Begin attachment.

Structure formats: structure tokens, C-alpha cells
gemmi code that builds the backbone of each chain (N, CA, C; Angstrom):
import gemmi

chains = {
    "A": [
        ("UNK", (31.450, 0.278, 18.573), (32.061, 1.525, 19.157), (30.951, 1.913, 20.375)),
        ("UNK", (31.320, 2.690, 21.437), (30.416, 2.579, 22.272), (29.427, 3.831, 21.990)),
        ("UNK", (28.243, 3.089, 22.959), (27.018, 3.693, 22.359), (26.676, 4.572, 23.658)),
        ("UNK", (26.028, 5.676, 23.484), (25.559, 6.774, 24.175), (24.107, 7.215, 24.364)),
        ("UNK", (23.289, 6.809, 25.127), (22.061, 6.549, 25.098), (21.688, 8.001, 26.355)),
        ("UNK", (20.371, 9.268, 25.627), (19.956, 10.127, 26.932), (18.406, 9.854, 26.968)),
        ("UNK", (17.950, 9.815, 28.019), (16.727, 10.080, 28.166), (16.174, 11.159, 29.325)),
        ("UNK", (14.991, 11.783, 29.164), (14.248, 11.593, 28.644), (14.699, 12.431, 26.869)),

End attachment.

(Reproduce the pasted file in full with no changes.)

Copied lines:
Structure formats: structure tokens, C-alpha cells
gemmi code that builds the backbone of each chain (N, CA, C; Angstrom):
import gemmi

chains = {
    "A": [
        ("UNK", (31.450, 0.278, 18.573), (32.061, 1.525, 19.157), (30.951, 1.913, 20.375)),
        ("UNK", (31.320, 2.690, 21.437), (30.416, 2.579, 22.272), (29.427, 3.831, 21.990)),
        ("UNK", (28.243, 3.089, 22.959), (27.018, 3.693, 22.359), (26.676, 4.572, 23.658)),
        ("UNK", (26.028, 5.676, 23.484), (25.559, 6.774, 24.175), (24.107, 7.215, 24.364)),
        ("UNK", (23.289, 6.809, 25.127), (22.061, 6.549, 25.098), (21.688, 8.001, 26.355)),
        ("UNK", (20.371, 9.268, 25.627), (19.956, 10.127, 26.932), (18.406, 9.854, 26.968)),
        ("UNK", (17.950, 9.815, 28.019), (16.727, 10.080, 28.166), (16.174, 11.159, 29.325)),
        ("UNK", (14.991, 11.783, 29.164), (14.248, 11.593, 28.644), (14.699, 12.431, 26.869)),